It seems every Tom, Dick and Harry call themselves headhunters nowadays. Even what some do at best, is shopping on the internet and electronic job boards. Donâ€™t be fooled because there are headhunters and then there are headhunters.
Itâ€™s of course not really important how we in the recruitment industry like to see ourselves. It is what you, dear reader, define whoâ€™s who in our business. Fees in the recruitment industry vary from 10% to 35% of the candidateâ€™s first yearâ€™s income. That corresponds to approx. 1.5 monthâ€™s salary and up to 4.5 monthâ€™s salary. Whatâ€™s the difference you may ask?
There is no hidden agenda, there is nothing unusual, and there is no best kept secret. Itâ€™s like in any other business model, you get what you pay for. The more you do yourself the cheaper it is. The more you outsource and the more you want others to help, you will obviously have to pay for their time. Trust me, there is no Happy Potter & Partners in the recruitment business who with a bit of magic turn out great talented candidates. Finding people can be done the easy way or the hard way. But mostly the hard way.
So the easy way is to use a popular internet job board where you buy a piece of real estate to present your job requirements and your company. That is an incredible efficient way of buying resumes. If you have used this service, however, you know that to find the needle in the haystack you will spend hours to read through the pile of applications that is spamming your inbox. Most people in job boards are below 40 years old, have less than 10 years work experience and earn less than 100,000 Baht a month. Not the place where you find senior managers.
Another option is to rely on a data base recruiter who will find you the best they have on file. That means not necessarily the best qualified candidate in the market. This is often a relative quick process as all it takes is to shop around in the data base to find what comes close to your requirements. As this service is typically contingent on you hiring a presented candidate, the incentive for this type of recruiter is to find anything that just remotely looks like your profile.
Itâ€™s like throwing spaghetti on the wall with the hope that one sticks. If you use this option and do not get any resumes within a week, start being concerned. The reason is most likely that nothing came out in the data base search. Your order is now put on the backburner waiting for a miracle to happen, i.e. a new resume comes in which appears to be what you are looking for. This business model is all about turning requests for resumes around as quick as possible as the recruiter is only paid if you hire their candidate. There is no time or incentive in using weeks to search. This is FMCG, Fast Moving Candidate Goods in play.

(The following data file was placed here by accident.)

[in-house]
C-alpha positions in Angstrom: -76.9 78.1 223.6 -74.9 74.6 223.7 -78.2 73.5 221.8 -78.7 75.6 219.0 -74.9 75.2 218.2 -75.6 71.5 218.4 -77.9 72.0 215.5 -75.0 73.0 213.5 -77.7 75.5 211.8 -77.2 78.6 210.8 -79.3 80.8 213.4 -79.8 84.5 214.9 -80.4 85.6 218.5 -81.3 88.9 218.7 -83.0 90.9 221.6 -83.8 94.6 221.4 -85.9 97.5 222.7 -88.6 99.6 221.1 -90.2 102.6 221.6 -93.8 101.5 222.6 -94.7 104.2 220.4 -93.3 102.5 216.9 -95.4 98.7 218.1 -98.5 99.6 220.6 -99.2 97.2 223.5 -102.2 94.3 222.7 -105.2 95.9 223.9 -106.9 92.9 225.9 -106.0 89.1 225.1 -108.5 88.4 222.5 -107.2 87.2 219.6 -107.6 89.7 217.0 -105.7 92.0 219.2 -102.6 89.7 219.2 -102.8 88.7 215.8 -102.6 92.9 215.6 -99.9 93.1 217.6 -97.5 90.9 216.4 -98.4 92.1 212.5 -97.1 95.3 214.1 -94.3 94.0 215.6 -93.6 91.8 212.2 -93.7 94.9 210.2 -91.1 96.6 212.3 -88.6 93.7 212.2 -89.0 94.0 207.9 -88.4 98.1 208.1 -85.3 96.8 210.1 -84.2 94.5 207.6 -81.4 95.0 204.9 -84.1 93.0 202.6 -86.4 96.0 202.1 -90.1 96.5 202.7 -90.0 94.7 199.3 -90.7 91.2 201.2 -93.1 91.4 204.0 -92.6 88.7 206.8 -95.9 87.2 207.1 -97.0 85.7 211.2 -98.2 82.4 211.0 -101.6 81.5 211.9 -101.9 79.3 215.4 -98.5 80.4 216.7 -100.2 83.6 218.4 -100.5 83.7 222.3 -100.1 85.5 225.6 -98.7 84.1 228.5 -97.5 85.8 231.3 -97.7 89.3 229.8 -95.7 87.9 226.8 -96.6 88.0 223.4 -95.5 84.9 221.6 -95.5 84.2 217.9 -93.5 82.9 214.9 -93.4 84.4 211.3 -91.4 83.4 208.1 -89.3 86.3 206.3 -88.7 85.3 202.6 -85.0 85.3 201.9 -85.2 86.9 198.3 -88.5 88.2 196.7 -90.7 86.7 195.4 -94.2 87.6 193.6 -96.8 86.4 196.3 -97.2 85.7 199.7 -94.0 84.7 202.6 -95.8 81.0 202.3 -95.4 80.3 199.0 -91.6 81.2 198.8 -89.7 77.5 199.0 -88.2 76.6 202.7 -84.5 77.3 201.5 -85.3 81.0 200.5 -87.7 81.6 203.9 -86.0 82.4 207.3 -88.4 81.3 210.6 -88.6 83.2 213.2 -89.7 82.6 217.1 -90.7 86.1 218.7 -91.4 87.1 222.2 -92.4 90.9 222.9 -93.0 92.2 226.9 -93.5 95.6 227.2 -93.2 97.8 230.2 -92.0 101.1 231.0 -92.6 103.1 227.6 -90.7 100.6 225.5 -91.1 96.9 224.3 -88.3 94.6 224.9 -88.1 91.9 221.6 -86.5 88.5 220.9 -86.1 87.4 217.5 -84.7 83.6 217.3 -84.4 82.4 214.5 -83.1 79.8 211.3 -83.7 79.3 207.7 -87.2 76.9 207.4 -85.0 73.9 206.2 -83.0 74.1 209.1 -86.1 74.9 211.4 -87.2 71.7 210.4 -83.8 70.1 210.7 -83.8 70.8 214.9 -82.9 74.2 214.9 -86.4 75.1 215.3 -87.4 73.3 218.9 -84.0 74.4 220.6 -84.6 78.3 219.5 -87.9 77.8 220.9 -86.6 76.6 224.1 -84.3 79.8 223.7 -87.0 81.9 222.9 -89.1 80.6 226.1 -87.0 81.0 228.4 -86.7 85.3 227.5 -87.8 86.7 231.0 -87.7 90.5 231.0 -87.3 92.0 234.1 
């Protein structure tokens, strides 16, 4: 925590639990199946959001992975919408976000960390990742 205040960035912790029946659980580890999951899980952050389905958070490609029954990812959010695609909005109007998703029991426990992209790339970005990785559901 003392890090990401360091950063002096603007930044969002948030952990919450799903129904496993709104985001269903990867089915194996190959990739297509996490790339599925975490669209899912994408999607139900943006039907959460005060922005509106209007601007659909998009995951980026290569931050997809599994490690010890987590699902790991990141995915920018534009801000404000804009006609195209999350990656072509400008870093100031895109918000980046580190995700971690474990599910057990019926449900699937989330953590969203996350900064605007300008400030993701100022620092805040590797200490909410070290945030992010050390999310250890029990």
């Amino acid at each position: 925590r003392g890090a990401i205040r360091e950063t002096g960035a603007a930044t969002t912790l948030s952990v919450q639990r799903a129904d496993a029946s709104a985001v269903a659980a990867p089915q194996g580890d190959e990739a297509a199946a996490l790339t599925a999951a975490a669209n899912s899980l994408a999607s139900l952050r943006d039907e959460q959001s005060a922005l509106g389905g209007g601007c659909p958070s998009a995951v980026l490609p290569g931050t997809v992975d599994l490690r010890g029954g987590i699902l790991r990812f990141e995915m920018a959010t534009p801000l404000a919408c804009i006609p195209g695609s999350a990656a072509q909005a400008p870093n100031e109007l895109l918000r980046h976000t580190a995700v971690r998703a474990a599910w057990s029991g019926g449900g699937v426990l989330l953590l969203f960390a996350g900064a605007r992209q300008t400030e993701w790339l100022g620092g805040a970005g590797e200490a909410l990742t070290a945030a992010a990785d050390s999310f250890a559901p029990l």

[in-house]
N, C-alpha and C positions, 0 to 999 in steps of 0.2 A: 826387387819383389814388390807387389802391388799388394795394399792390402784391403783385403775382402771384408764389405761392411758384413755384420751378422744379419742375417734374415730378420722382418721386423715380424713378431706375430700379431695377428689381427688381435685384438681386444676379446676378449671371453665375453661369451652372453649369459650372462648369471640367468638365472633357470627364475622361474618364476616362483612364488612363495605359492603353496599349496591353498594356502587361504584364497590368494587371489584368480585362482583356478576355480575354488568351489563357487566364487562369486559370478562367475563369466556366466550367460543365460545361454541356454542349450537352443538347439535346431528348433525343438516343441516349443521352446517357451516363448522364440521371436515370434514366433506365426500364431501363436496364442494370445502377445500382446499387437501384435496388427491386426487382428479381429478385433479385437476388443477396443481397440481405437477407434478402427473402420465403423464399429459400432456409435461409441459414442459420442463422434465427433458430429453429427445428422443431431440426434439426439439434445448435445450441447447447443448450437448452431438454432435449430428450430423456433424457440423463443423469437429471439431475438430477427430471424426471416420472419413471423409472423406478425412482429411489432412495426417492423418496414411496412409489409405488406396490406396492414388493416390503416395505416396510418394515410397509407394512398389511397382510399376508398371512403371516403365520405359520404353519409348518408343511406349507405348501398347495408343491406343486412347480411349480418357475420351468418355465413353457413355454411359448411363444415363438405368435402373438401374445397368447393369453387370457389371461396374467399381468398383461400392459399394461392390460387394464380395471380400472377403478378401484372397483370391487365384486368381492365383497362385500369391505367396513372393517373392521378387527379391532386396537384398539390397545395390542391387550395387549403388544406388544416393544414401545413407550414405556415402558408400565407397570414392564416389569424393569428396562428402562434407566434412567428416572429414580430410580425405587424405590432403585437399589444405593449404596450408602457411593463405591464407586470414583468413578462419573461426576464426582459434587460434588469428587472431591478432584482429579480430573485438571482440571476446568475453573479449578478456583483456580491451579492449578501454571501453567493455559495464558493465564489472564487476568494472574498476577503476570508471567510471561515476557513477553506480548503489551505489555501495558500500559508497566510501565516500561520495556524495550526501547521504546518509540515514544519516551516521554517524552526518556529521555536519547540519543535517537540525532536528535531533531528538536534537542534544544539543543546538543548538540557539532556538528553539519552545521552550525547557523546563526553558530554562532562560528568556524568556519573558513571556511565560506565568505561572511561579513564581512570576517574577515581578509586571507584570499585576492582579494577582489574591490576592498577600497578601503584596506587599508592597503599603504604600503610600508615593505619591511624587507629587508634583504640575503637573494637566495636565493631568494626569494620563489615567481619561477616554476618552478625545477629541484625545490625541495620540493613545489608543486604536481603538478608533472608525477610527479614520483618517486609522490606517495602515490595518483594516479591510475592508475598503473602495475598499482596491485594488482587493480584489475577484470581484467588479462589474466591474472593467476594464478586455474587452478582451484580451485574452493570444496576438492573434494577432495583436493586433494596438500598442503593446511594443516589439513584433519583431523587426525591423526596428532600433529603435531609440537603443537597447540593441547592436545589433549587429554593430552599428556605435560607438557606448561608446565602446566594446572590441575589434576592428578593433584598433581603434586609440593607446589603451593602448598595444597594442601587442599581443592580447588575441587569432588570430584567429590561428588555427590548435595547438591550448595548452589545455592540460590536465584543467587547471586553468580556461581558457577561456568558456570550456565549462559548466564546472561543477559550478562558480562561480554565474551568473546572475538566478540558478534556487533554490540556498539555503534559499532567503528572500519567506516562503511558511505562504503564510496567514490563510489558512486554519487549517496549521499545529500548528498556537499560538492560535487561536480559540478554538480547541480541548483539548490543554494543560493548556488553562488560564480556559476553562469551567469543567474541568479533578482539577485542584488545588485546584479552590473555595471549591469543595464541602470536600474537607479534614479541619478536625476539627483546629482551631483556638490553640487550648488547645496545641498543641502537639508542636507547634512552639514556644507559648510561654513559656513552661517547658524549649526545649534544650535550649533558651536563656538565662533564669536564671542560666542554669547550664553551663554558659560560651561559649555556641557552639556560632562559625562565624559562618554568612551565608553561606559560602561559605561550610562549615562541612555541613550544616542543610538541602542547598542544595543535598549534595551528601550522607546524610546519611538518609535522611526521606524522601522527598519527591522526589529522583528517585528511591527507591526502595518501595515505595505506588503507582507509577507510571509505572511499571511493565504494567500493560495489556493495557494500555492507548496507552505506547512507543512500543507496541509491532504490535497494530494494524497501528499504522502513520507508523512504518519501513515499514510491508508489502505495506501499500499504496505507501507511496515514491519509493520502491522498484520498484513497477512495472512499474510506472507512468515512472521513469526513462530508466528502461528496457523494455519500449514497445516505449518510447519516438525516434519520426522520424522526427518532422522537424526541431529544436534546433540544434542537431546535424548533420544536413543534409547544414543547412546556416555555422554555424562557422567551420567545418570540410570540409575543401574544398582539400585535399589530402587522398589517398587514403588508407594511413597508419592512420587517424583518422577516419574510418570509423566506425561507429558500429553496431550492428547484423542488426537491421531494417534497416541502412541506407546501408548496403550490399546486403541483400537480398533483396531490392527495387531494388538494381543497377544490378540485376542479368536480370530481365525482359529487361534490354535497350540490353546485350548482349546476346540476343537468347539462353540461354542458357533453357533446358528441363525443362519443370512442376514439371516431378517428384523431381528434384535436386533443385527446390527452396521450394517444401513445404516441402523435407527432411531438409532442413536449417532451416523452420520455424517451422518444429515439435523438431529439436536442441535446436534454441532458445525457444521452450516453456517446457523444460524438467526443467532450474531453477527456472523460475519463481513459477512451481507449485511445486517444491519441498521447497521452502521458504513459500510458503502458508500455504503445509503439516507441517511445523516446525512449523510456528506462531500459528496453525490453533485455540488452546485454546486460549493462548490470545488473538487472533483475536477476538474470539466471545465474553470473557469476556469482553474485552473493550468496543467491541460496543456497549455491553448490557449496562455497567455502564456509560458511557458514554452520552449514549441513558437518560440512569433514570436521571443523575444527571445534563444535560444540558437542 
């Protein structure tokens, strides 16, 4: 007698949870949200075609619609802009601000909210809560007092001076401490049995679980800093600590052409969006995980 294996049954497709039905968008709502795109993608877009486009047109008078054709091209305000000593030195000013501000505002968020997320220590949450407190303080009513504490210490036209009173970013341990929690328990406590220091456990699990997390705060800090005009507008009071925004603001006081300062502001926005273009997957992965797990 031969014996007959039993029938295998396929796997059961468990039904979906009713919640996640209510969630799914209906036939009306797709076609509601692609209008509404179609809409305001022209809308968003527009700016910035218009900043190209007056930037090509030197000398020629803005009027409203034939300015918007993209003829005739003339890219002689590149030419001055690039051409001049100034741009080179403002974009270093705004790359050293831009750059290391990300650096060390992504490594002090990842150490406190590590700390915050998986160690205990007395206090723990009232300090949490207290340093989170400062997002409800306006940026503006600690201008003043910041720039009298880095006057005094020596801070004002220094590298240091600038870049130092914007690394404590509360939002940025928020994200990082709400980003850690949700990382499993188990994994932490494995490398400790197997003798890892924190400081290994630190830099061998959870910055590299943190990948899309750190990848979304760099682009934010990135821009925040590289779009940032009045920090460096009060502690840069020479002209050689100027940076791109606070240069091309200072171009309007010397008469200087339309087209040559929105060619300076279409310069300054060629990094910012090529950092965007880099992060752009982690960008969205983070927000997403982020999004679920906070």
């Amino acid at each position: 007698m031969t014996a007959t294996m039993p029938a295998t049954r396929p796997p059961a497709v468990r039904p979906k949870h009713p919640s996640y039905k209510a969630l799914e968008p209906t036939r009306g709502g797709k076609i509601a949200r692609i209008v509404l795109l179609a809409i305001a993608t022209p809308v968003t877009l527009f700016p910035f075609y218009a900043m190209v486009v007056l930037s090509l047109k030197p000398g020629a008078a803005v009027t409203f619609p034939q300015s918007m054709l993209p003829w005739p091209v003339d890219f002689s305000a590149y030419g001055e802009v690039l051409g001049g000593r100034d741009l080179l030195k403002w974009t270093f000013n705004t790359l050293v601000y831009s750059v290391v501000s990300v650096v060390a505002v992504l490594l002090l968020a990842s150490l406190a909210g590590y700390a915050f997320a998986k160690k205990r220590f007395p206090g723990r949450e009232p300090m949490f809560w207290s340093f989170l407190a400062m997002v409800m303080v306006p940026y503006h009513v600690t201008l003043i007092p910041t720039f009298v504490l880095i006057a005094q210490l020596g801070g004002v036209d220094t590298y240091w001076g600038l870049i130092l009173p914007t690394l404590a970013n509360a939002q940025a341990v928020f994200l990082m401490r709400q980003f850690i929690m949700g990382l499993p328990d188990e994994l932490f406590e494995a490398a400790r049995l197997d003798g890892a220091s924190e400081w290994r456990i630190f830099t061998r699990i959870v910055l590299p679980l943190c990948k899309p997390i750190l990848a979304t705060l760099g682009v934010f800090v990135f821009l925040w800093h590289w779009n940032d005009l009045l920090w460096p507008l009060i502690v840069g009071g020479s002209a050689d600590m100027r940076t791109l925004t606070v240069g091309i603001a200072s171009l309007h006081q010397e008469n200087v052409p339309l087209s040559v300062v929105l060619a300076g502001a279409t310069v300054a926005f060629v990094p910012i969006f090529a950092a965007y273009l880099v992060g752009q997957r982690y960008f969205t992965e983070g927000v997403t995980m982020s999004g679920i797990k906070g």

The US Bureau of Labour Statistics say that only 16% of the labour market can be called active candidates, so thatâ€™s the people who are looking for a new job. It also means that the difference of 84% are not actively looking and therefore will not search the job boards, they will not look in the newspaper job classified section. If you work with recruitment companies who use media advertising, the advertisements will expose your company to a relatively small part of the labour market. And that is for sure not people who are in good jobs and who are happy where they are. Perhaps one may claim the opposite to be true.
There are just short of 200 companies who are officially registered with the Ministry of Labour and who hold a license to provide recruitment services. The law which regulates the recruitment industry is the “Recruitment and Job Seeker Protection Act”. It regulates all types of recruitment companies, from brokers sending Thais overseas to database agencies to executive search firms.
The original Employment Act was enacted over 40 years ago, back in 1968 (2511), and was used for enforcement of overseas employment service businesses. Due to an increase in incidents where Thais were left in trouble overseas, often without passports and money that were held by unscrupulous brokers, the old law was amended to become the Employment and Job Seeker Protection Act B.E. 2528 (1985). Amendments have been made several times since then.
To start a recruitment company you must first register with the Ministry of Labor to obtain a license. Names of all staff working in the company must register with the Ministry of Labor by submitting an application, photo and a clean criminal record from the police. In addition any staff with client contact must also hold a special Identity Card.
The juristic person of a local recruitment and employment service provider must be a Thai national, and the company must deposit 100,000 Baht as a financial guarantee with the Registrar Officer.Â An overseas employment service provider, which is a company sending Thais to work outside of Thailand, must be a company limited or a public company having fully paid registered capital of not less than 1 million and a financial guarantee of 5 million deposited with the Central Employment Registrar Officer.
Recruitment companies are required to submit a monthly report of activities to the Ministry of Labor as well as keep on site several other reports that can be inspected by the Ministry of Labor.